Advisers differ on solutions to reduce traffic in Beijing

Updated: 2016-01-22 11:54

By Liu Wei(

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Advisers differ on solutions to reduce traffic in Beijing

Masses of vehicles move slowly on a highway during a traffic jam in Beijing, China, on January 18, 2014.[Photo/IC]

Political advisers appear cautious about possible regulations on how to ease the traffic jam in Beijing just as most of cities in the country also face the same issues in China.

Some members of 12th Beijing Chinese People's Political Consultative Conference (CPPCC) expressed their concerns on easing the jam in the capital by charging congestion fees and limiting people's use of private vehicles.

Shi Xiangyang, a member of Beijing CPPCC, believes it's time for the municipal government to adjust their regulations on traffic.

"If the regulations cannot ease the congestions after it's been applied for over seven years, it is clearly not working. We have to change our approach," said Shi to China Daily website during the local CPPCC in Beijing on Thursday.

For past seven years, Beijing has implemented a regulation that bans cars with plate ending with two different numbers on each work day to keep down traffic volume.

On the days of heavy smog or special events, only half of the vehicles are allowed on the road.

Adviser Zhu Liang said it will inconvenience people's daily life if ban on half of all cars became a regular thing.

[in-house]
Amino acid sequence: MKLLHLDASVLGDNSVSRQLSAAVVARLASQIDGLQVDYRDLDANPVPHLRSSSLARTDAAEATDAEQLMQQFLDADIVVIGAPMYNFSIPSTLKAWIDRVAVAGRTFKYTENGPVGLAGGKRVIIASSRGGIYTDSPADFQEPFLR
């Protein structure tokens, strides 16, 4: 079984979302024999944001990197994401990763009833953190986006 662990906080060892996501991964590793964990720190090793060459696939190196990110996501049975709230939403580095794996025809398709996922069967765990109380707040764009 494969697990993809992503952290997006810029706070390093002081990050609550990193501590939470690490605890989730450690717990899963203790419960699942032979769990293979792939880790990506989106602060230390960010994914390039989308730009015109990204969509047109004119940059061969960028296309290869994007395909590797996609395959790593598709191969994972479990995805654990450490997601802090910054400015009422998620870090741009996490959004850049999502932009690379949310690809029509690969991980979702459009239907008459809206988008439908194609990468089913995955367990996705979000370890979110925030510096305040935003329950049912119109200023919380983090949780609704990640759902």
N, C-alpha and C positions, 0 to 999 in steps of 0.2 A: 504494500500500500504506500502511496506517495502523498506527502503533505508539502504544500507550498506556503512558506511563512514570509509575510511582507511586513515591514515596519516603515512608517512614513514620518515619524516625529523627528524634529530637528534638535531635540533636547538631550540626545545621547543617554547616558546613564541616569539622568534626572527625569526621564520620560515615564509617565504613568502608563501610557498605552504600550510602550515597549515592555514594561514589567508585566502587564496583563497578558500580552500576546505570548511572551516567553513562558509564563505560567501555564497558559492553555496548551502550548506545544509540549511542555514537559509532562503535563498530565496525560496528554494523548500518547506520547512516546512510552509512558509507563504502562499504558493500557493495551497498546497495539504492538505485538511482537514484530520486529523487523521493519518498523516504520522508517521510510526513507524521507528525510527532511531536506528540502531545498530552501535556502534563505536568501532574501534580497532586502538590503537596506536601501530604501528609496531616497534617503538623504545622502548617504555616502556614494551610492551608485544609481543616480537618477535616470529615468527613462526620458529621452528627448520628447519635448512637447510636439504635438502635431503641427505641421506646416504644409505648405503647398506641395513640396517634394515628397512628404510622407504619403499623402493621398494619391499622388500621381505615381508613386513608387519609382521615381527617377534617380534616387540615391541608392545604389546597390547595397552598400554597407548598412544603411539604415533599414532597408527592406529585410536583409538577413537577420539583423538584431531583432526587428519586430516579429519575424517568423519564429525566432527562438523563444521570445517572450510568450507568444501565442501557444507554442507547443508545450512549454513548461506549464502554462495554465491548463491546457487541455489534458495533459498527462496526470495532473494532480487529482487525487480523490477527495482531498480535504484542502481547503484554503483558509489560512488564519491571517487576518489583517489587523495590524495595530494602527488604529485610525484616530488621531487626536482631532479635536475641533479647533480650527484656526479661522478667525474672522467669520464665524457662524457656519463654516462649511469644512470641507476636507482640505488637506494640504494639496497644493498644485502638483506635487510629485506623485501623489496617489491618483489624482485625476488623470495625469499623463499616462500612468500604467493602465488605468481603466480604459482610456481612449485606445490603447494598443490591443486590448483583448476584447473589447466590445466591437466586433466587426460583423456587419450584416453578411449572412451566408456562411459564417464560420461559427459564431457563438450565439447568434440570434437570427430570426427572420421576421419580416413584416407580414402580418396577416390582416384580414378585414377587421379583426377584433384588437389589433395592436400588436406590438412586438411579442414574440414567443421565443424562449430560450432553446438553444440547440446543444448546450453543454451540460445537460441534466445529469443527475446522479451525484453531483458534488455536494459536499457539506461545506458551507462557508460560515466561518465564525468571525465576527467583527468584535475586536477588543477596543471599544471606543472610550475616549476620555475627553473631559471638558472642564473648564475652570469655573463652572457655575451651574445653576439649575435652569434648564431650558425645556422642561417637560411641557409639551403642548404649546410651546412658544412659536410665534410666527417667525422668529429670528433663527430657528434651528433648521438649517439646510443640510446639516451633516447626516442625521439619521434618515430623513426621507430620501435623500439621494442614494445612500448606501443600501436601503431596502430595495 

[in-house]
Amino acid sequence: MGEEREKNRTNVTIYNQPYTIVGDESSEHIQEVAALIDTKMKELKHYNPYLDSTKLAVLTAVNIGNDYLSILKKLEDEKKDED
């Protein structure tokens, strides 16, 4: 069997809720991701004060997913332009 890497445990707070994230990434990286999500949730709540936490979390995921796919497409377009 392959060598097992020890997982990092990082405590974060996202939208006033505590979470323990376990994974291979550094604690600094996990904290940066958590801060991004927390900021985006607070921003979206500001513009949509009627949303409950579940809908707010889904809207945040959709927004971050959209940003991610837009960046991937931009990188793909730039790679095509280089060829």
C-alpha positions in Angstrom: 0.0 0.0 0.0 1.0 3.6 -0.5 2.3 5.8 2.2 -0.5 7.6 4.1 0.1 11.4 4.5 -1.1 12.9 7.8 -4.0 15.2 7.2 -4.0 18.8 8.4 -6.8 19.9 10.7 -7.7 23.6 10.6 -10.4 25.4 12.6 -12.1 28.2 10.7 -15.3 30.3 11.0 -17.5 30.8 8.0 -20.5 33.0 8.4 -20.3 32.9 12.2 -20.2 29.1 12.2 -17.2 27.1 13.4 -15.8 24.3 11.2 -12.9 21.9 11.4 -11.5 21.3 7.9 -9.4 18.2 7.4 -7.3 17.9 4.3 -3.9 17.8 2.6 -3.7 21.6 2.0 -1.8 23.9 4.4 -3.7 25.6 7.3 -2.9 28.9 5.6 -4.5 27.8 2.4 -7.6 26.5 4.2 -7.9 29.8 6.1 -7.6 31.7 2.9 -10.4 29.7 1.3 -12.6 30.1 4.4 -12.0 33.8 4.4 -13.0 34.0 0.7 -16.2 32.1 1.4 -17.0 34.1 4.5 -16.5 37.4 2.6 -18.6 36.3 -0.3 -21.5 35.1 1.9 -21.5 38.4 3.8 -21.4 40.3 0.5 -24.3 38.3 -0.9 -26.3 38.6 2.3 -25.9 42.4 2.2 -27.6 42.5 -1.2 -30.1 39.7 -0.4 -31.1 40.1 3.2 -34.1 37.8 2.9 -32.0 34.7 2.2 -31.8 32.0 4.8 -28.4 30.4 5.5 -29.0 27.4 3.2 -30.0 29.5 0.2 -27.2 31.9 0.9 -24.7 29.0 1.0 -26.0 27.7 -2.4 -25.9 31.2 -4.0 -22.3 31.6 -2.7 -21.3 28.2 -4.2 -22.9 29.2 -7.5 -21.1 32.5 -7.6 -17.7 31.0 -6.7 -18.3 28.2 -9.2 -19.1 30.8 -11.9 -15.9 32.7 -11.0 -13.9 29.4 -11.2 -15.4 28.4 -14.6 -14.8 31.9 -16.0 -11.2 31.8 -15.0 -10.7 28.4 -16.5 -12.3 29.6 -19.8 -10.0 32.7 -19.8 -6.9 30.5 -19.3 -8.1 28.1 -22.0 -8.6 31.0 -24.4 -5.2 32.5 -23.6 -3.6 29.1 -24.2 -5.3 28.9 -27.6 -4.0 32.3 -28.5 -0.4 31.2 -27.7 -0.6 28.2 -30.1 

But Beijing is not even close to smooth flow of traffic.

According to a report released by taxi-hailing company Didi Dache, people in Beijing waste 7,972 yuan ($1,212) per person on traffic jams last year. On average, commuters in the city spent 52 minutes to complete a 19.2 km trip daily, the longest stretch compared to other Chinese cities.

Shi said the government needs to expand the public transportation services, such as subways and light rails, which are currently far insufficient to meet the demand.

Public transportation facilities should be comfortable and convenient to become the first choice when people plan to go out, he said. "This is the key point to solve the issue."

Shi said experiences from overseas metropolises serve good examples for Beijing on the thorny problem.

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